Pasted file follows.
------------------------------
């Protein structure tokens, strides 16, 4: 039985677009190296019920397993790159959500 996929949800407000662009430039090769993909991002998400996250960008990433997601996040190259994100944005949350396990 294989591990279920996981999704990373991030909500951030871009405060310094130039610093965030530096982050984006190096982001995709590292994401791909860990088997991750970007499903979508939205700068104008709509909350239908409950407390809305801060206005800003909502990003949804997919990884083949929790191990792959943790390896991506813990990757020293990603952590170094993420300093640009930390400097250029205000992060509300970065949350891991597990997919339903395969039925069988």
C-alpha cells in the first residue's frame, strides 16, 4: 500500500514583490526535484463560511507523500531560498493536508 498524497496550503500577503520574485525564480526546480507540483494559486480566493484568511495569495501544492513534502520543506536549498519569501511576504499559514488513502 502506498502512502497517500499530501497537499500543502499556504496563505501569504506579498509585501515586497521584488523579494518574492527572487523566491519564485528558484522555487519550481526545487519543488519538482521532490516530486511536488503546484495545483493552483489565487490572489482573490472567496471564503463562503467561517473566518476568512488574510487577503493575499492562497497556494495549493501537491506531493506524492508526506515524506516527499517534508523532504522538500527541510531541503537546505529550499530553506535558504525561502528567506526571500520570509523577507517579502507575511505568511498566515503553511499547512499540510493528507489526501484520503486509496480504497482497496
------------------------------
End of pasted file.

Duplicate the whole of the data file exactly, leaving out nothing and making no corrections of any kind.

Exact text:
């Protein structure tokens, strides 16, 4: 039985677009190296019920397993790159959500 996929949800407000662009430039090769993909991002998400996250960008990433997601996040190259994100944005949350396990 294989591990279920996981999704990373991030909500951030871009405060310094130039610093965030530096982050984006190096982001995709590292994401791909860990088997991750970007499903979508939205700068104008709509909350239908409950407390809305801060206005800003909502990003949804997919990884083949929790191990792959943790390896991506813990990757020293990603952590170094993420300093640009930390400097250029205000992060509300970065949350891991597990997919339903395969039925069988």
C-alpha cells in the first residue's frame, strides 16, 4: 500500500514583490526535484463560511507523500531560498493536508 498524497496550503500577503520574485525564480526546480507540483494559486480566493484568511495569495501544492513534502520543506536549498519569501511576504499559514488513502 502506498502512502497517500499530501497537499500543502499556504496563505501569504506579498509585501515586497521584488523579494518574492527572487523566491519564485528558484522555487519550481526545487519543488519538482521532490516530486511536488503546484495545483493552483489565487490572489482573490472567496471564503463562503467561517473566518476568512488574510487577503493575499492562497497556494495549493501537491506531493506524492508526506515524506516527499517534508523532504522538500527541510531541503537546505529550499530553506535558504525561502528567506526571500520570509523577507517579502507575511505568511498566515503553511499547512499540510493528507489526501484520503486509496480504497482497496